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Sunday, May 26, 2024
The Observer

Owens: Time for MLB realignment (Oct. 26)

With Major League Baseball's collective bargaining agreement expiring in December, the players union and the owners are working on a new deal that would provide uninterrupted labor peace for several more years.

Many fans just might not be happy with one of the likely results.

As it appears right now, baseball is moving toward realignment that would even the leagues at 15 teams apiece. Since the Arizona Diamondbacks and Tampa Bay Rays were added in 1998, the American League has had 14 teams and the National League 16. Four of the six divisions have five teams — the AL West has four and the NL Central has six.

This imbalance was necessary to avoid playing interleague games throughout the season. While most fans regard interleague play as a success in 2011, 14 years after its inception, it was mostly unpopular when Commissioner Bud Selig added it in 1997. Making the radical move from no interleague to interleague throughout the season never would have been accepted by the fans.

The team most likely to make the switch would be the Houston Astros, currently a National League team, for two reasons.

They would switch from the NL Central to the AL West, giving each division five teams and preventing any other teams, like the Diamondbacks or Marlins, from being forced to move divisions. Also, they are about to assume new ownership, giving the organization much less leverage than other teams hoping to avoid the switch.

While there are some issues that realignment presents, overall, it would be a step in the right direction for Major League Baseball.

The biggest issue for fans would be nonstop interleague play throughout the season. While it could be staggered in a way that would not cause teams to play too many more interleague games, a team like the Red Sox could be pursuing a playoff spot down the stretch and would be forced to sit designated hitter David Ortiz on the bench in critical games, or the Tigers with Victor Martinez. And the list goes on and on.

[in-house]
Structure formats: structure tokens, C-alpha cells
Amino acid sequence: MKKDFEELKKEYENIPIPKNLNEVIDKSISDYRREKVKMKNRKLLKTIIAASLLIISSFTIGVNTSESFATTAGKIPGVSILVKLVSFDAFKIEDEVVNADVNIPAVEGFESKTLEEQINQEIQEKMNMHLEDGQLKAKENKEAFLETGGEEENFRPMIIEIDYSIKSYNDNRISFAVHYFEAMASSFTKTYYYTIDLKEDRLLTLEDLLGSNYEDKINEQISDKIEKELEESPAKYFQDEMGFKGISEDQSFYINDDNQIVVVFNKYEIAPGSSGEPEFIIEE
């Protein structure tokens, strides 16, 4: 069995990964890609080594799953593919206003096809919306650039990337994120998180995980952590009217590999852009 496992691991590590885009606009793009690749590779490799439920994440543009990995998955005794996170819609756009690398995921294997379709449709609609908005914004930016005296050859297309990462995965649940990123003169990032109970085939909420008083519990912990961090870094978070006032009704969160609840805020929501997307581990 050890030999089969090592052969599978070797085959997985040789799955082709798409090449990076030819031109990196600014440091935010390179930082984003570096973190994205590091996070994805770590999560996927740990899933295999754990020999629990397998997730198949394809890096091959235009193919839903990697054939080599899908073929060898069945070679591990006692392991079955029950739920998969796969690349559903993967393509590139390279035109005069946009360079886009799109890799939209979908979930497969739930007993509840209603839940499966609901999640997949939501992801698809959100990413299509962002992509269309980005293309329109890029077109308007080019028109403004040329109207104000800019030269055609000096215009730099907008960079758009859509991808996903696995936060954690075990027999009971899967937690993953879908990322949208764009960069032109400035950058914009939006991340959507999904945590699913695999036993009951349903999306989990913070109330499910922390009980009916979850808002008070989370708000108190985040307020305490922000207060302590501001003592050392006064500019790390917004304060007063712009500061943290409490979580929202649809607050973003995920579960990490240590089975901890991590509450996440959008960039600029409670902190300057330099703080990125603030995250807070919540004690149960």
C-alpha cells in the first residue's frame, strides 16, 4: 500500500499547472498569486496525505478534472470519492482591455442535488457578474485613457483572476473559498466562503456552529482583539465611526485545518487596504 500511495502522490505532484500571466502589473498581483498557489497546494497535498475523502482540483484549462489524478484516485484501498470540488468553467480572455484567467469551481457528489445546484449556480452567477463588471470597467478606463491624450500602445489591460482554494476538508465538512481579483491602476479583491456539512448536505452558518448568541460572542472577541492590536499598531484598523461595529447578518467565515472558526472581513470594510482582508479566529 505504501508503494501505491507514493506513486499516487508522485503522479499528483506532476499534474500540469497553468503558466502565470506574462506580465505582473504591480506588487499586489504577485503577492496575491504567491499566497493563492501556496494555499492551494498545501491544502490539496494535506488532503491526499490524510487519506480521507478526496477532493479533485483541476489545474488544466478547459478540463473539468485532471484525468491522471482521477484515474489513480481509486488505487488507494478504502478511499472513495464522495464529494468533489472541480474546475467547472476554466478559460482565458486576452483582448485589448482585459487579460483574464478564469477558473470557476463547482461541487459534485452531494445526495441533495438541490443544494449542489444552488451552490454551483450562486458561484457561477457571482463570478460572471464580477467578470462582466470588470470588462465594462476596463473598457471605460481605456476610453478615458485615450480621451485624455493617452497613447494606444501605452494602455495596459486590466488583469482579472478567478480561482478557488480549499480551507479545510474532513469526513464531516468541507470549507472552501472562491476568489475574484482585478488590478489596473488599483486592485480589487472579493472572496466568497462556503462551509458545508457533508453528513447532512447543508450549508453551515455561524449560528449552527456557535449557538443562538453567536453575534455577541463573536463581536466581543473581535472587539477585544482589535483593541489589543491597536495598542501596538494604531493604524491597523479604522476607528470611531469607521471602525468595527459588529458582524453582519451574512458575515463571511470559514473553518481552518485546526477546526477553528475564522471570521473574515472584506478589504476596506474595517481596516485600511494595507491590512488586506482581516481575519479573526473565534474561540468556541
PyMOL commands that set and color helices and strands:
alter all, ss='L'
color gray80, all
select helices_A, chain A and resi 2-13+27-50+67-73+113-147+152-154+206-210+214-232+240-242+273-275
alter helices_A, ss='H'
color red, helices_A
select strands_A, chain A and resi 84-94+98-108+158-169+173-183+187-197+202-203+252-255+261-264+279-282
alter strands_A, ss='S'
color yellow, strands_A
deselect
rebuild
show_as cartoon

Selig and the owners should once and for all remove the imbalance between the leagues caused by the designated hitter rule, which would be magnified if realignment occurs. Either remove it from the American League (my preference) or add it to the National League (more likely), but it is ridiculous to have the two leagues playing under different rules, especially when they meet in the World Series.

There are some real issues that realignment could solve. It simply is unfair to have four teams in one division and six in another, and realignment would solve this. All teams would have an equal opportunity to reach the playoffs ⎯ except for the AL East, maybe.

Secondly, identical schedules could be created for all teams within a division. The Mets play the Yankees six times a year in interleague because of their rivalry, while the division rival Nationals get to play the Orioles six times. When pigs fly and the Nationals and Mets are competitive, such scheduling issues could play a role in determining the division champion or a wild card berth. These scheduling issues persist throughout baseball, and Major League Baseball should ensure that each team has an even playing field when the schedules are created each year.

While realignment would force change upon the game that many are not ready for, it is in baseball's best interests to adopt the new format. Critics will point out that no one will get excited over a Mariners-Nationals game in July, but let's be honest — Is there any matchup that would excite people involving the Mariners or the Nationals?

Contact Andrew Owens at

The views expressed in this column are those of the author and not necessarily those of the Observer.